Arab_Spring_Tunisia_protest
Of the 90 countries that have attempted to transition to democracy over the past 50 years, 46 percent made the switch after a few years, 39 percent soon moved back to autocracy and a mere 15 percent gradually succeeded to reach democracy. It is a tough governing model to achieve. According to Caroline Freund of Foreign Policy Magazine, democratic transitions are dramatically impeded by a history of military control, gender discrimination, low per capita income and easy access to natural resources.

While many countries affected by the Arab Spring have experienced these hindrances significantly, Tunisia is a fortunate exception.

In contrast to Egypt’s $6,300 per capita income and history of military rule prior to the protests, Tunisia’s two most recent presidents dismissed the military to some extent while the country relished in its relatively high per capita income of $8,800. And with its claim to the highest level of equality for women in the Middle East, Tunisia entered its protests with the potential for a peaceful and democratic exit.

On January 27, Tunisia adopted a new democratic constitution. With wide engagement and participation from across the political spectrum, the constitution was accepted by a tremendous majority and thus far represents a watershed historic moment for Tunisia and the Middle East as a whole.

Similar to Egypt and the Muslim Brotherhood, Tunisia experienced a period of rule by its Islamist Ennahda party. But while both Ennahda and the Brotherhood caused frustration among the masses as a result of poor governance, Ennahda’s prime minister stepped down on January 9 to make way for a peaceful transition. Credit for the relative ease of Tunisia’s transition is due in large part to the founder of Ennahda, who, unlike the Muslim Brotherhood’s call for mandatory Islamist rule, built his movement on the foundation of compromise.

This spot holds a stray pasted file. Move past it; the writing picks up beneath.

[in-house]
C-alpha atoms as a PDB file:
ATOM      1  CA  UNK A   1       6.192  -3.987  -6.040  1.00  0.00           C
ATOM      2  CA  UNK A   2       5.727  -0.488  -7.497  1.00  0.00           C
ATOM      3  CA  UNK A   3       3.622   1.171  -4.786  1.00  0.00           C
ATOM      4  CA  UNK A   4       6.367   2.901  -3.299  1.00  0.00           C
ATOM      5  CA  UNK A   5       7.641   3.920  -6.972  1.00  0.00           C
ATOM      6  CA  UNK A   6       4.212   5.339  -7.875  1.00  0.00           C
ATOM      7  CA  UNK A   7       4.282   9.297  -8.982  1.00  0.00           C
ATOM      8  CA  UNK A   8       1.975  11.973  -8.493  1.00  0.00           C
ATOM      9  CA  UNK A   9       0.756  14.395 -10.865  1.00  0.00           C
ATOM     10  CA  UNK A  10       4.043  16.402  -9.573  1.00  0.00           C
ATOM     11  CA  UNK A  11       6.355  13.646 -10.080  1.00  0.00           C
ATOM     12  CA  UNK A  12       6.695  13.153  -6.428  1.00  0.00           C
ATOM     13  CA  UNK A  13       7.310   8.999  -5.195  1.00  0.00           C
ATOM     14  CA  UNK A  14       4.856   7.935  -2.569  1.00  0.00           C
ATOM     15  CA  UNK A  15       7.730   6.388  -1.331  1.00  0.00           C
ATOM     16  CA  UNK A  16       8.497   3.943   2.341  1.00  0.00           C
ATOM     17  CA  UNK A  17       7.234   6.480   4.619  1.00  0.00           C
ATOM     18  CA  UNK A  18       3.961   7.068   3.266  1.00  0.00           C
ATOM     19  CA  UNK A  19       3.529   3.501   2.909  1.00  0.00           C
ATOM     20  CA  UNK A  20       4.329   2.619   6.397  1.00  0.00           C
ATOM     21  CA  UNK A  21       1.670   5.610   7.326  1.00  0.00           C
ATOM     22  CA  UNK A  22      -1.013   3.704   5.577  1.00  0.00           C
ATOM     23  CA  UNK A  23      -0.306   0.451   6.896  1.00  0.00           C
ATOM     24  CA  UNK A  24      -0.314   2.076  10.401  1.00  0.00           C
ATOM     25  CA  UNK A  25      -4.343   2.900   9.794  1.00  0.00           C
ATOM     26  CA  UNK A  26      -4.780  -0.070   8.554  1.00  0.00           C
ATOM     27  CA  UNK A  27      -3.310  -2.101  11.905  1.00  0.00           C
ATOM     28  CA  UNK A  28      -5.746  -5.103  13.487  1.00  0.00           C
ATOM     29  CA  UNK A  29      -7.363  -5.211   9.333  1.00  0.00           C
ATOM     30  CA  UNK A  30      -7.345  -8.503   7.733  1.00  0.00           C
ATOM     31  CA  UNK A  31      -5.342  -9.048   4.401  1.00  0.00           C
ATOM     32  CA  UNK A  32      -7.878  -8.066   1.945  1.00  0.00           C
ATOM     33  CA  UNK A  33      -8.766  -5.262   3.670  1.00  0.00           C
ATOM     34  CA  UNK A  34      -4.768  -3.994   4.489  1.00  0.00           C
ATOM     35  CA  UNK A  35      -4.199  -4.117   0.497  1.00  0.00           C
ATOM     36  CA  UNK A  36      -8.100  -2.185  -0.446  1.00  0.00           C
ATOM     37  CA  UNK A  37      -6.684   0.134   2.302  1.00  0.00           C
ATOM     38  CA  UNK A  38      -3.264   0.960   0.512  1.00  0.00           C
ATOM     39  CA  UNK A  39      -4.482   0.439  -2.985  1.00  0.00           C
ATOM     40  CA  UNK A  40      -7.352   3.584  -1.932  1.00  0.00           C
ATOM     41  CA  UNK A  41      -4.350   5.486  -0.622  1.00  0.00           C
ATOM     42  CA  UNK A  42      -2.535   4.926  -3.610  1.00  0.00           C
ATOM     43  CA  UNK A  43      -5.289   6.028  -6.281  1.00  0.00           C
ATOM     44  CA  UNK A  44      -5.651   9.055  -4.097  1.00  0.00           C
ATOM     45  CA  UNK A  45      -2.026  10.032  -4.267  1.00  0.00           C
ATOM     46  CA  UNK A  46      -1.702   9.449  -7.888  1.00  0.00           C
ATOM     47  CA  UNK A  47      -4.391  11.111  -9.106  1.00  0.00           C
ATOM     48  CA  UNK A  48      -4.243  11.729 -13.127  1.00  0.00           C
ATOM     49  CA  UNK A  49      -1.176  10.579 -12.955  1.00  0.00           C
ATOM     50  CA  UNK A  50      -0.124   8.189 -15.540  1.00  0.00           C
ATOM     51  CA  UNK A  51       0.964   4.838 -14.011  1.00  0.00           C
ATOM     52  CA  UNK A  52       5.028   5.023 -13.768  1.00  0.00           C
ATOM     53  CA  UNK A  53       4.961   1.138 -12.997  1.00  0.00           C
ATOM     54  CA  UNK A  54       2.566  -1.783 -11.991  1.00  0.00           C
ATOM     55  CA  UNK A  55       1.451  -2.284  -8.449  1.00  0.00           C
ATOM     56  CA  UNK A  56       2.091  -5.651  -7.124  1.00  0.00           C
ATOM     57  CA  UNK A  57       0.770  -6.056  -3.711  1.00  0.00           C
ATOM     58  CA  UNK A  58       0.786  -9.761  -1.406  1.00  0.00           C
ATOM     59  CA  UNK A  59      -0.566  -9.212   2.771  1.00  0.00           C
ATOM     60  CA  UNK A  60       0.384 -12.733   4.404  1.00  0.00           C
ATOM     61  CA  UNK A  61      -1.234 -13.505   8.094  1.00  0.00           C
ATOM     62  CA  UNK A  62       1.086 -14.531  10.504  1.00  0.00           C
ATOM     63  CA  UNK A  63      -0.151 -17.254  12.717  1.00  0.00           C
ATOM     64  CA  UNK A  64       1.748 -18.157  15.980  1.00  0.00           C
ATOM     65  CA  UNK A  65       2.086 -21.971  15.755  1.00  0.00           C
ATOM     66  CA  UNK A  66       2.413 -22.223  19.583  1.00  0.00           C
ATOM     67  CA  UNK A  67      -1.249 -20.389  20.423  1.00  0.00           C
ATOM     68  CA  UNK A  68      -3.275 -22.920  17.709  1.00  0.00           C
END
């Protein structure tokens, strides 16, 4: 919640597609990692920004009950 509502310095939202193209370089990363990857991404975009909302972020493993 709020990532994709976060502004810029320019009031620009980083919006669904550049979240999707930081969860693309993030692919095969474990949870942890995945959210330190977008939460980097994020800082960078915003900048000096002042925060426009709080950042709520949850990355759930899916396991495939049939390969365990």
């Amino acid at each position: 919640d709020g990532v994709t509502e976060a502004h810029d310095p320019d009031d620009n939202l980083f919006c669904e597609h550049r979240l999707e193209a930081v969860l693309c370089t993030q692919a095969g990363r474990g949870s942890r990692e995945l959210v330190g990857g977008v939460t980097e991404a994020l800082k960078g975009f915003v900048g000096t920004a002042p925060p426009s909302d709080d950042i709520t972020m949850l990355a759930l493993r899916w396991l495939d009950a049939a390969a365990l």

Of course, it remains to be true that Tunisia sees its days of unrest. Protests and strikes against economic policies still plague the streets and militant jihadists continue to threaten the region. But because of Tunisia’s economic, social and political standing prior to its outbreak of the Arab Spring as well as the nature of Ennahda, the nation sustains hope.

– Jaclyn Stutz

Sources: All Africa, Foreign Policy, Washington Post
Photo: MichaelKrona